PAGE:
1887

Abstract

Cariopathogen Streptococcus mutans exists in infected dental pulp of deciduous teeth and is frequently linked with heart diseases. Organotypic (3D) dental pulp stem cell (DPSC) cultures/microtissues, developed to mimic the physiological conditions in vivo, were utilized to assess the bacterial impact on their (i) 3D structural configuration and (ii) recovery mechanisms. The cultures, developed in extracellular matrix (ECM) bio-scaffold (Matrigel), interacted with WT and GFP-tagged bacterial biofilms by permitting their infiltration through the ECM. Challenged cell constructs were visualized by F-actin/nuclei staining. Their pluripotency (Sox2) and differentiation (osteocalcin) markers were assessed by immunocytochemistry. Secreted mineral was detected by alizarin red, and 3D structural arrangements were analysed by epi-fluorescence and confocal scanning microscopy. Bacterial biofilm/ECM-embedded DPSC interactions appeared in distinct areas of the microtissues. Bacterial attachment to the cell surface occurred without evidence of invasion. Surface architecture of the challenged versus unchallenged microtissues was apparently unaltered. However, significant increases in thickness (138.42 vs 106.51 µm) and bacterial penetration were detected in challenged structures causing canal-like microstructures with various diameters (12.94 –42.88 µm) and average diameter of 20.66 to 33.42 µm per microtissue. Challenged constructs expressed pluripotency and differentiation markers and secreted the mineral. Presented model shows strong potential for assessing pulp–pathogen interactions in vivo. S. mutans infiltrated and penetrated the microtissues but did not invade the cells or compromise major cell repair mechanisms. These findings would suggest reexamining the role of S. mutans as an endodontic pathogen and investigating DPSC resistance to its pathogenicity.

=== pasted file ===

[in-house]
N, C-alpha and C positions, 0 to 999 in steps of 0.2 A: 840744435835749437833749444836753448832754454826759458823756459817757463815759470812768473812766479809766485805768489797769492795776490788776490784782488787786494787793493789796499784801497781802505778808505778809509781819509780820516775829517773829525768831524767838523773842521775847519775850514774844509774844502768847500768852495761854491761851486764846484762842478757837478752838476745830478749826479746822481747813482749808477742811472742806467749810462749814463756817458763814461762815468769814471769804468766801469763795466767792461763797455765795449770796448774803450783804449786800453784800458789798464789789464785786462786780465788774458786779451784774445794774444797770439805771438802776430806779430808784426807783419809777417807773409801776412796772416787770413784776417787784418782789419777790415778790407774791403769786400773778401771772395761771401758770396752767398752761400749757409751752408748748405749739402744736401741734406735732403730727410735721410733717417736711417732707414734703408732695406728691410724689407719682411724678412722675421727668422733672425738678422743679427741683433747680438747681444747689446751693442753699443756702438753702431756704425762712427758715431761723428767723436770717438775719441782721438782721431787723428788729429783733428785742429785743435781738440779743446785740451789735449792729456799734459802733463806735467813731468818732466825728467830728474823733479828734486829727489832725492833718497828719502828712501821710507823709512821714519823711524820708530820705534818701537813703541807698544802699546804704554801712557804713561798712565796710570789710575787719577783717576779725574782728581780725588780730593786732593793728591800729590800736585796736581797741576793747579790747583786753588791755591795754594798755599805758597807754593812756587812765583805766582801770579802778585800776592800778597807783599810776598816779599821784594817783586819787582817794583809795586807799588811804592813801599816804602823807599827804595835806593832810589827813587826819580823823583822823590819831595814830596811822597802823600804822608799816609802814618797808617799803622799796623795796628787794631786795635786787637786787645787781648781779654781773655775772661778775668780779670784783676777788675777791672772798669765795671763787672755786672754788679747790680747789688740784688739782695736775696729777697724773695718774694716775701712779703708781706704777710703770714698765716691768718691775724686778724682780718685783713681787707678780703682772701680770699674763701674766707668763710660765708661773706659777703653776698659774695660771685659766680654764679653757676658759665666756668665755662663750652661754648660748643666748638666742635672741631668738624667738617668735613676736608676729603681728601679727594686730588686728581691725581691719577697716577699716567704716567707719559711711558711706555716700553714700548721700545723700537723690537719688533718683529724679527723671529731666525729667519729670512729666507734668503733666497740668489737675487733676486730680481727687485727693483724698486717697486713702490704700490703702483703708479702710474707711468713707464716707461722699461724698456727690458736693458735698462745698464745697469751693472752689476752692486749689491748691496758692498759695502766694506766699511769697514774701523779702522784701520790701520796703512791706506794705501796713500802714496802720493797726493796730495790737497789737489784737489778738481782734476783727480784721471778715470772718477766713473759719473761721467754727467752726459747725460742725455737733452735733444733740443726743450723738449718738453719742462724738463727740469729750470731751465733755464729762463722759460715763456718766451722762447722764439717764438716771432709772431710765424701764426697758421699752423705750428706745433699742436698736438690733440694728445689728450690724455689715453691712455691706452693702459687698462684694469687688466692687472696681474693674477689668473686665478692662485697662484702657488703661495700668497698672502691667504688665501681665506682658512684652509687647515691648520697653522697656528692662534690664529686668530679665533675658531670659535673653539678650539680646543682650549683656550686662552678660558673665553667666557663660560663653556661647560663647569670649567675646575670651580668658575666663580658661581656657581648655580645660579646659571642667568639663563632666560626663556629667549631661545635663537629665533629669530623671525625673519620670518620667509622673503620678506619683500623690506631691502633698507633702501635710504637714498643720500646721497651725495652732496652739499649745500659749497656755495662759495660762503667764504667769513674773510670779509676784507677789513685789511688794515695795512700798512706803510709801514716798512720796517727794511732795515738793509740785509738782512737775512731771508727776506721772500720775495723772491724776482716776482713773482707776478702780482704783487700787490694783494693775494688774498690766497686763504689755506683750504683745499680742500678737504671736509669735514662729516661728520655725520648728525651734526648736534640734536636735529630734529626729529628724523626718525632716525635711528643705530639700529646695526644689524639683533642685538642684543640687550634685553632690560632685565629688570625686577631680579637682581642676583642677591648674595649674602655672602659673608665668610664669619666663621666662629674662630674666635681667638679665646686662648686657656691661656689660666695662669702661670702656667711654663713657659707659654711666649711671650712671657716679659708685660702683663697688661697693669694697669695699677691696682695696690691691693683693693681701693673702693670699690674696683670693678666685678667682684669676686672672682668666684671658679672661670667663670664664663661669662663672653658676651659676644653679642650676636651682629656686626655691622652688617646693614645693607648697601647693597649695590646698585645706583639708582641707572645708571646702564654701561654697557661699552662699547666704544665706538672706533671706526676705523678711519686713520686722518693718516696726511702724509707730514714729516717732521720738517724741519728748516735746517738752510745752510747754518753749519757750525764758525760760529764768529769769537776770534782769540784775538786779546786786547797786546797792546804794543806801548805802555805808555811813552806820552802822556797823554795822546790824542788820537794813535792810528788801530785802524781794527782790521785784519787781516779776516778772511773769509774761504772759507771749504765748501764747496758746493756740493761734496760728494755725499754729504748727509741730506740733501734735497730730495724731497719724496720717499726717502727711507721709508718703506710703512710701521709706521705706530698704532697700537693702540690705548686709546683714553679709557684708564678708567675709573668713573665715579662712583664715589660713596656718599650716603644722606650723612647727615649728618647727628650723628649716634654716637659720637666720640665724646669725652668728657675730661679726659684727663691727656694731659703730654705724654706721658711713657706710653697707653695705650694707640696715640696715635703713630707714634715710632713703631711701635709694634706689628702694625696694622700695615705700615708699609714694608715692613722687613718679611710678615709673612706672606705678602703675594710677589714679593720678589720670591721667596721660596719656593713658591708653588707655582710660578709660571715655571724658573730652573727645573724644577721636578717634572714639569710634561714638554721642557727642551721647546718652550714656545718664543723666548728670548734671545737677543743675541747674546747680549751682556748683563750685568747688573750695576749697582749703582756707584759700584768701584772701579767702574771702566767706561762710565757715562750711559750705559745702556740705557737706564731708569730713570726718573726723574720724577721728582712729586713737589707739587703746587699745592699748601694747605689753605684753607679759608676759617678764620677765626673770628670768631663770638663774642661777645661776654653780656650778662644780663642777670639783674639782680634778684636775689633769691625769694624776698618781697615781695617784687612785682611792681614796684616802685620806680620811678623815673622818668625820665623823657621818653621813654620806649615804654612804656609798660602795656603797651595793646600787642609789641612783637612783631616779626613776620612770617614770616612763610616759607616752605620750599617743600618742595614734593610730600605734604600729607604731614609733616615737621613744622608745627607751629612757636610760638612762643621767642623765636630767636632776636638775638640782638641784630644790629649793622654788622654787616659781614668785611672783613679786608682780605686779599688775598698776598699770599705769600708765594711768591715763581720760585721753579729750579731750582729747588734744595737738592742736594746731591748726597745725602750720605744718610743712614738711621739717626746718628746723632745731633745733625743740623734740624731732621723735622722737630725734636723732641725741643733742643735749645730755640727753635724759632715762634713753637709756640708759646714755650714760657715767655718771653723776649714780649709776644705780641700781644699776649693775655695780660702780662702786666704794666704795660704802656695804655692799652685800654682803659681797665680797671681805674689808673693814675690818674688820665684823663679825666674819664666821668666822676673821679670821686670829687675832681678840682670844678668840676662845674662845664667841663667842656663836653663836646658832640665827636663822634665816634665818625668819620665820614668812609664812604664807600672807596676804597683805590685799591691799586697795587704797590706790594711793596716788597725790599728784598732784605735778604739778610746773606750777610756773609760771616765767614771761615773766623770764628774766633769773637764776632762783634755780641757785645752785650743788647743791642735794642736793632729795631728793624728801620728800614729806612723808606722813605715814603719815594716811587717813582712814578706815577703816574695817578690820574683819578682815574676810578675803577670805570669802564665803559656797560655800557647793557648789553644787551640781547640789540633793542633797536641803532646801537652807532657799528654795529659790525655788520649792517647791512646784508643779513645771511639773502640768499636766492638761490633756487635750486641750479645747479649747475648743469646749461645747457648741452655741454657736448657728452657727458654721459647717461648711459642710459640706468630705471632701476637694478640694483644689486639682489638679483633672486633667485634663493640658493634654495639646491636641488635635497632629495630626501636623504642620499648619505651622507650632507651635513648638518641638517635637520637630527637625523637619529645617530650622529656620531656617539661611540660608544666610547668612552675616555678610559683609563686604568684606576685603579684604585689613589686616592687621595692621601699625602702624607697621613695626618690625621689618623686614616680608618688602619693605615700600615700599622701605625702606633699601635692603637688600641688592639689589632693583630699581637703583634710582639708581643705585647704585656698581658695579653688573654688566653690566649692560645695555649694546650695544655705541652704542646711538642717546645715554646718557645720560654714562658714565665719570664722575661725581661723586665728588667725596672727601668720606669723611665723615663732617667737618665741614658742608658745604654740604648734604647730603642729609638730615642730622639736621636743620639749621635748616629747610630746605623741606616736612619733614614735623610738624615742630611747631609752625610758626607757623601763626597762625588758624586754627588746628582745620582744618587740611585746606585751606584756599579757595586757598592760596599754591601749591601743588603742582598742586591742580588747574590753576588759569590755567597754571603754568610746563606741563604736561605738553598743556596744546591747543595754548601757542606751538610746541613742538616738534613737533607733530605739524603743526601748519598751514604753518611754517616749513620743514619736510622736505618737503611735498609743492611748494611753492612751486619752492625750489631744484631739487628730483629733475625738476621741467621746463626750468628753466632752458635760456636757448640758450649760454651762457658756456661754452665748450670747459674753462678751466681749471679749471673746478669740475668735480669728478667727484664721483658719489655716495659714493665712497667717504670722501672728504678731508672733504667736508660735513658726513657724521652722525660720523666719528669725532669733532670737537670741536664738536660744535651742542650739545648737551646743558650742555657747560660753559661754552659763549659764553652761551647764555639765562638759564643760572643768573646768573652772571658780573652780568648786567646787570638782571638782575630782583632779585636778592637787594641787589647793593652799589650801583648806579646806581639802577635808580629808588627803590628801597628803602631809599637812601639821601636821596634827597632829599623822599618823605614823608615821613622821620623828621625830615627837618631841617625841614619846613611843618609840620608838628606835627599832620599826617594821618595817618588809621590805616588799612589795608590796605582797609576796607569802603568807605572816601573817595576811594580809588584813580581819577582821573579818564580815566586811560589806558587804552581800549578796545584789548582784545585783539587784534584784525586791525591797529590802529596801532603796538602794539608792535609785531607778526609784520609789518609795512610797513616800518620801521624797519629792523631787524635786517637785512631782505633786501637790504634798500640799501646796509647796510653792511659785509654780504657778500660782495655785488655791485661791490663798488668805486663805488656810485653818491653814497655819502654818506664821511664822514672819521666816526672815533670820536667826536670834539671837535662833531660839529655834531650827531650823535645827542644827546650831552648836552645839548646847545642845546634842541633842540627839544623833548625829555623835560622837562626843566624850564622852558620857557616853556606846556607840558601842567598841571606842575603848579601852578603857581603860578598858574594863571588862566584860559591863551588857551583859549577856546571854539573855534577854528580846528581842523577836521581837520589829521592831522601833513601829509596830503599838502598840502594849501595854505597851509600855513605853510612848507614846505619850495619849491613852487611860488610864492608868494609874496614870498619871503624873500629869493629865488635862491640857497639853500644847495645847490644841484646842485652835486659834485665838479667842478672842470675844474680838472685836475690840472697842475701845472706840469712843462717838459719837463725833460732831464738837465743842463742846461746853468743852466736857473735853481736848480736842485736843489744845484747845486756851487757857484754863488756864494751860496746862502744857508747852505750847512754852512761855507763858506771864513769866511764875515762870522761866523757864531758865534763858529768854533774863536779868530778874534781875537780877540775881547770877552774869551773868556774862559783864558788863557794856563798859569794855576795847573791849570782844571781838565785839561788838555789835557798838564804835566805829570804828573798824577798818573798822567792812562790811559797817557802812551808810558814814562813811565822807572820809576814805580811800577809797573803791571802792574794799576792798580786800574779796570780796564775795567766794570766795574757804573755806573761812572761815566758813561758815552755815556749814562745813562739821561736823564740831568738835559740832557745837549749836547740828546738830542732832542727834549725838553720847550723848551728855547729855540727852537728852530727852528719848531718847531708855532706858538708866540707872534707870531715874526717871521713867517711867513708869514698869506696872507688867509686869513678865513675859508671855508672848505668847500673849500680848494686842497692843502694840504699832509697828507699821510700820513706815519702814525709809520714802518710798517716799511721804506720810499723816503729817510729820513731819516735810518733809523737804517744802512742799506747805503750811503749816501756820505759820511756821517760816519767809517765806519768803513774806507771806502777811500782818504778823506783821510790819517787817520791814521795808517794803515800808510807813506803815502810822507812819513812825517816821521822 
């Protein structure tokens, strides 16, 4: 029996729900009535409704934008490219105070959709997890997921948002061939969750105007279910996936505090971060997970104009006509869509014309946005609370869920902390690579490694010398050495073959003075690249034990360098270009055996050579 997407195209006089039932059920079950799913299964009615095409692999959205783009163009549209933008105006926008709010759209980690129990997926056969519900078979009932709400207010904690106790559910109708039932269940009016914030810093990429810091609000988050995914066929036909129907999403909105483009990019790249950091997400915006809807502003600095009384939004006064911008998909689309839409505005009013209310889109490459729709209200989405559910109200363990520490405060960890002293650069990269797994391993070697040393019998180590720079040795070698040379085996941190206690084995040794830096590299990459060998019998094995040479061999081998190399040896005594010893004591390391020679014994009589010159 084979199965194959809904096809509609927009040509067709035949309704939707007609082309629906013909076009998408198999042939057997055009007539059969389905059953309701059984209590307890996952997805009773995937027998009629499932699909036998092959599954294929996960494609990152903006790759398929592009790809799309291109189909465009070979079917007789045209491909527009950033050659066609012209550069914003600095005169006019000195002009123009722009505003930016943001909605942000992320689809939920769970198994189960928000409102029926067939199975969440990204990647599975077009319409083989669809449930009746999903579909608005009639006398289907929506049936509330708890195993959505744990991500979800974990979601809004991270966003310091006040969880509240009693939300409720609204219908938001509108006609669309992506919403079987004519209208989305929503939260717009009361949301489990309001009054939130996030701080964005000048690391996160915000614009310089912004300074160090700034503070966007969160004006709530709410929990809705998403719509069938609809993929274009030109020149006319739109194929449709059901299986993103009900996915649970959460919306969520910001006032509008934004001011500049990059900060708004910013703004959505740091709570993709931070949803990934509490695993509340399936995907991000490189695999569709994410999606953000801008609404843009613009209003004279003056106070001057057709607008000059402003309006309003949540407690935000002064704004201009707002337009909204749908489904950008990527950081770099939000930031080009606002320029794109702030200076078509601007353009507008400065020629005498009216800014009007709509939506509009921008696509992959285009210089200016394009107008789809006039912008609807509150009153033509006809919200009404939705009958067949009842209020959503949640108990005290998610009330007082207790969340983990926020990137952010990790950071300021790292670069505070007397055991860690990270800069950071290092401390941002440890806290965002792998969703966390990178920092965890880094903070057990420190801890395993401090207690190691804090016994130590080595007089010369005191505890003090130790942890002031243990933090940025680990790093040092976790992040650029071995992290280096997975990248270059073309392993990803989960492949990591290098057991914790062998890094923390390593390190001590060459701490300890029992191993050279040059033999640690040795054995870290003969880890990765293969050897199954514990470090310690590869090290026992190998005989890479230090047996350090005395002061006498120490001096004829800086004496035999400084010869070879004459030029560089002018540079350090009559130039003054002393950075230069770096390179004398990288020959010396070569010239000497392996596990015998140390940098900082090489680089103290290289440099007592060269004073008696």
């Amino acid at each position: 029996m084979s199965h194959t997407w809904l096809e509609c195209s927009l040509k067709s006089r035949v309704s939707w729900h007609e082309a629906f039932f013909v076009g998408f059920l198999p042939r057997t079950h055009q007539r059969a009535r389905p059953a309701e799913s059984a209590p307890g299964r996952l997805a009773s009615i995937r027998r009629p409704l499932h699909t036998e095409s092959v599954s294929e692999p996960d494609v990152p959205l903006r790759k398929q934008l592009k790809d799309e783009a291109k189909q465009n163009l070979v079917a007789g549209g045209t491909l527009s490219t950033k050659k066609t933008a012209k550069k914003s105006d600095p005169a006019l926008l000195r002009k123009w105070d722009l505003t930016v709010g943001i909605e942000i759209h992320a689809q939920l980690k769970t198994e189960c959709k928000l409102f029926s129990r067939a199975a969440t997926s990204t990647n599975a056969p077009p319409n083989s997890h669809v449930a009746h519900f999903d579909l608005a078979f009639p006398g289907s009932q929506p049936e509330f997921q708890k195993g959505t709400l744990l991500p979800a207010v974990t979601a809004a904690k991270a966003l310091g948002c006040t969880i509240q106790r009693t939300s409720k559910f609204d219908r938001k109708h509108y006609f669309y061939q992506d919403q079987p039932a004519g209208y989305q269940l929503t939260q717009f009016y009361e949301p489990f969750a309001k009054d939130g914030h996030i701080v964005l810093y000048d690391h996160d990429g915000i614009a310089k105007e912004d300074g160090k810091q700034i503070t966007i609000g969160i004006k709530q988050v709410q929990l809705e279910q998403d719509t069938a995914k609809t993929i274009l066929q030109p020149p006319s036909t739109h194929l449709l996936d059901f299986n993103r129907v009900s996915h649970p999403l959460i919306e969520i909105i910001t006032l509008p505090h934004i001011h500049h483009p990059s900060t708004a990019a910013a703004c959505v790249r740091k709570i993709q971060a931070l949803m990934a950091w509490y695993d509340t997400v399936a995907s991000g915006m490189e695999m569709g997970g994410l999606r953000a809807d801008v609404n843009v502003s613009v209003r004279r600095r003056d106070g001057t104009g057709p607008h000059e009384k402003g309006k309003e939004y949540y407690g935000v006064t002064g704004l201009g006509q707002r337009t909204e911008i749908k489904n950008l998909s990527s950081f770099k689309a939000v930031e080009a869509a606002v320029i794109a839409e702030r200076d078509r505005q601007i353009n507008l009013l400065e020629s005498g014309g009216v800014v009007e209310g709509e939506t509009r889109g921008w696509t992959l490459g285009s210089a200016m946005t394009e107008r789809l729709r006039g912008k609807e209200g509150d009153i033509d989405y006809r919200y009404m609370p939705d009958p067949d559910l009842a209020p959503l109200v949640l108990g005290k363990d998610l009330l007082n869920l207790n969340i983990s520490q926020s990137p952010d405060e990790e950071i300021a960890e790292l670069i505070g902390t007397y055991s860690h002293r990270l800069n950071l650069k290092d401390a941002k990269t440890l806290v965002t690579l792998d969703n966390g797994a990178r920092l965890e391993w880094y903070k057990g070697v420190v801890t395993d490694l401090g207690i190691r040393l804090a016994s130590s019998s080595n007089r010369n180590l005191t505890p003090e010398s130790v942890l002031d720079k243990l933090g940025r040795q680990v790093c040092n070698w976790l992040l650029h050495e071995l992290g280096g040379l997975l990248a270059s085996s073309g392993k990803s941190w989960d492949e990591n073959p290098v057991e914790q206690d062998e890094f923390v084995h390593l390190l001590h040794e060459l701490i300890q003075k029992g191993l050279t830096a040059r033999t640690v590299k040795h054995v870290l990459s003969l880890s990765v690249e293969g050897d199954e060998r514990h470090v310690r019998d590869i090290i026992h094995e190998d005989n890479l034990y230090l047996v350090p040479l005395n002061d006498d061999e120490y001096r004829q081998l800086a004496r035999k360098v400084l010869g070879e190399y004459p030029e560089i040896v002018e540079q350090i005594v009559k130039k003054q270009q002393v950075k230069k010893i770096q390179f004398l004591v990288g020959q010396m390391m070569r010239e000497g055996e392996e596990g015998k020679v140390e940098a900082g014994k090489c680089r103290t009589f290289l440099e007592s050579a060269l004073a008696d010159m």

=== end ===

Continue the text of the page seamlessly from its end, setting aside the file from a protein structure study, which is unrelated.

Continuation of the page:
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2016-11-16
2019-12-08
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